Since she went away, Ooh-Ooh

What can I do

'Cause I-I-I-I-I'm feelin' blue.

Tam and I figured that the boys didn’t know what they were saying, and they were merely singing a pop song that they heard on the radio. They had no reason to call us names. We hadn’t done anything to them.

But it didn’t take us long to figure out that yes, the pig-herders had assigned negative connotations to the words, “Black is black.” It was their way of saying the “N” word. After that, all hesitation was gone. We flew out of our front yard whenever we heard the pigs coming down the street, and chased the shepherds all the way to the gate of the barrio. Mom had taught us that we should never allow anyone to denigrate our race in any manner. If the pig-herders wanted to call us names, they also had to accept the fiery consequences. We never got the chance to have a confrontation, however. They switched on the after-burners as soon as we came out of the yard, and we couldn’t catch them. We always wound up going home breathless and disappointed.
“Don’t worry about them,” my mother often said whenever we returned home exhausted. “They don’t have a pot to piss in; their words don’t mean a thing"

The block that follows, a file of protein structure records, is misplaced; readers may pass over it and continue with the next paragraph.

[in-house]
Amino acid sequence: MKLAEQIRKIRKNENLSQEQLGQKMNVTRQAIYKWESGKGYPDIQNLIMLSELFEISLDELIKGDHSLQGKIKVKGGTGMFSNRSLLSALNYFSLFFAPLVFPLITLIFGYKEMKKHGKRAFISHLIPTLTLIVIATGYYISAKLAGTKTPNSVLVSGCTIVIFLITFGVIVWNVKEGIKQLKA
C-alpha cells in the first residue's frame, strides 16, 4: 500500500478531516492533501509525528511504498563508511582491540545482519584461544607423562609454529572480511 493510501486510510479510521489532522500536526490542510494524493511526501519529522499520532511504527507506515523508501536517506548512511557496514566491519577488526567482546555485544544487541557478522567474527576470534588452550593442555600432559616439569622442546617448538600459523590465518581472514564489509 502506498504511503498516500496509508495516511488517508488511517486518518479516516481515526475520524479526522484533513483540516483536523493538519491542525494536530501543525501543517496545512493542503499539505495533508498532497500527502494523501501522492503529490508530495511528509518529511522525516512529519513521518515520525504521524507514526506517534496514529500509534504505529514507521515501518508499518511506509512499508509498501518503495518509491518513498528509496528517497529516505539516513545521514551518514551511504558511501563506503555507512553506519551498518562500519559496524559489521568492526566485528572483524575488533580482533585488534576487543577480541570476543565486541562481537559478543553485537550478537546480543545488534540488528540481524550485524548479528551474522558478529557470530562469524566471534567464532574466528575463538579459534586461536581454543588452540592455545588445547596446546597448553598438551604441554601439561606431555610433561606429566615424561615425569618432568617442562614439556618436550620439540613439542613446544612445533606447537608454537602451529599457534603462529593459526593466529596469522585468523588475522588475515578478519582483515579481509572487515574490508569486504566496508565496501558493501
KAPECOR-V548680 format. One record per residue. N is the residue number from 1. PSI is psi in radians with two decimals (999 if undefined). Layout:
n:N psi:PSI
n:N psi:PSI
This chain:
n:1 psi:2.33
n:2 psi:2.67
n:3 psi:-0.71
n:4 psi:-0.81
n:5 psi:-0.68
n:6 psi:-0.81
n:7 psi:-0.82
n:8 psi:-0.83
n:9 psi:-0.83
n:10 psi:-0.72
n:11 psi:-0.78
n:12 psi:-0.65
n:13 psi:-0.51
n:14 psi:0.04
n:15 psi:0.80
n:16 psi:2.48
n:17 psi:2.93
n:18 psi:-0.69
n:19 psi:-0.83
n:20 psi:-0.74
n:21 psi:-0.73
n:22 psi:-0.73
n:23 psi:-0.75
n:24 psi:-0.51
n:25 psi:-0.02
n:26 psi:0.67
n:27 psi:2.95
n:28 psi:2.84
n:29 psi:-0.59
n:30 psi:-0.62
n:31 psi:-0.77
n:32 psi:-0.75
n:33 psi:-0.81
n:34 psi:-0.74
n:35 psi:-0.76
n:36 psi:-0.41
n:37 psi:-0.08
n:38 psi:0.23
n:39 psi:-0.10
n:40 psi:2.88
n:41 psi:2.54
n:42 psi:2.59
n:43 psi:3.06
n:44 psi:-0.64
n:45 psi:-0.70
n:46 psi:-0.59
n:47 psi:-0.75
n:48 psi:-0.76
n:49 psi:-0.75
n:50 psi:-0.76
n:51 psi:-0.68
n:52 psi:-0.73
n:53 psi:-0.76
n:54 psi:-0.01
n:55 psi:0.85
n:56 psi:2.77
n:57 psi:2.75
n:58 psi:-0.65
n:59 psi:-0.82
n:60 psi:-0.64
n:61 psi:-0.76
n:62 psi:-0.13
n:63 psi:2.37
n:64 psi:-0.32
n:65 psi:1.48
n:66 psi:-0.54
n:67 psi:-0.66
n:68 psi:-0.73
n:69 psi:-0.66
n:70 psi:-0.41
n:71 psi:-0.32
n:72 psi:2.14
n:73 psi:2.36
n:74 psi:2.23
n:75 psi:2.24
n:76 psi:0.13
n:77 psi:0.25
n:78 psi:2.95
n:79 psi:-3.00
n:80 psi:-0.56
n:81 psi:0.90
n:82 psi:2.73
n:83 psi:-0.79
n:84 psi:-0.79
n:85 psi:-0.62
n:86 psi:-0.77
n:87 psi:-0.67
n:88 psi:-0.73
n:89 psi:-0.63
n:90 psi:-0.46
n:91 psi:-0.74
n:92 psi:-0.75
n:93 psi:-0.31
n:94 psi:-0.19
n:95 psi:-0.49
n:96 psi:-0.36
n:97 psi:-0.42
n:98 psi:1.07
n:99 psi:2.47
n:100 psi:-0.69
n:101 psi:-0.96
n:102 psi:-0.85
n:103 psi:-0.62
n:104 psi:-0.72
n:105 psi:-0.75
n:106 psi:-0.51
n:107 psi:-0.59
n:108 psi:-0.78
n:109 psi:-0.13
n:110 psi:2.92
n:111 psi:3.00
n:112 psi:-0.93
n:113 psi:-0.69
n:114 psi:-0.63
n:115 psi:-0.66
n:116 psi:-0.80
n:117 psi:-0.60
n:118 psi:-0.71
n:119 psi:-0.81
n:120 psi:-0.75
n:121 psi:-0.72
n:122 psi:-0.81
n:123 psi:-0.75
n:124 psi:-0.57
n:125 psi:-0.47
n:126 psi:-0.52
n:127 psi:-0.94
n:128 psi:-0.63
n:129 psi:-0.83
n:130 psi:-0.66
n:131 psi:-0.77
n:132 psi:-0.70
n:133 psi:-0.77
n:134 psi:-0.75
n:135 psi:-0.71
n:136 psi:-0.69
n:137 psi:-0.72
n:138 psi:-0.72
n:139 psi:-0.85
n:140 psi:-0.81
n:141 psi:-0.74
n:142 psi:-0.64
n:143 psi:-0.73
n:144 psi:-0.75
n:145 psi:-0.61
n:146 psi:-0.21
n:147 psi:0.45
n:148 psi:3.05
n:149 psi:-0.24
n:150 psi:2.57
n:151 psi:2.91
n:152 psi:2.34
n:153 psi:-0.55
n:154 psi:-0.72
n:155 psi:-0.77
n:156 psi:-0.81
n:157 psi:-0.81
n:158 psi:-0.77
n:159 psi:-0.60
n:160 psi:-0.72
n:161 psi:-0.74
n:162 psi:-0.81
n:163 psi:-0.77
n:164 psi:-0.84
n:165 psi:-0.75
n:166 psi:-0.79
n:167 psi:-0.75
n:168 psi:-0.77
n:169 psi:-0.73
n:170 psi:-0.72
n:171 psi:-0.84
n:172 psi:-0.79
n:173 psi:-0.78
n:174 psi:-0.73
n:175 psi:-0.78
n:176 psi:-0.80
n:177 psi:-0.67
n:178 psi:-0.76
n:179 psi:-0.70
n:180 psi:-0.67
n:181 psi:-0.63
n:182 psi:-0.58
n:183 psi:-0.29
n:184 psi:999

All of that changed when we moved into the comfortable little three bedroom, one bath air-conditioned house located in the enlisted men’s family housing area on Clark. Tam and I were allowed to roam more freely because Mom felt that the base was safe from such menaces as the “Huks” and marauding gangs of pig-herders.

What Mom never realized was that her children were not always interested in being “safe”. She pulled us along quickly whenever we passed the Aeta (or Negritos, as they were called back then) on our way to the Base Exchange or the commissary. The Aeta were dark-skinned, nappy-haired people of very short stature who preceded all other ethnic groups in making the Philippines their home. Tam, Ricky and I were frightened by their rather fierce appearance, yet curious about them. Mom always used that old cliché “curiosity kills the cat” whenever we asked her questions about them. So we turned to Dad with our questions whenever he was home from the war in Vietnam. He was always more than happy to fill us in on the story.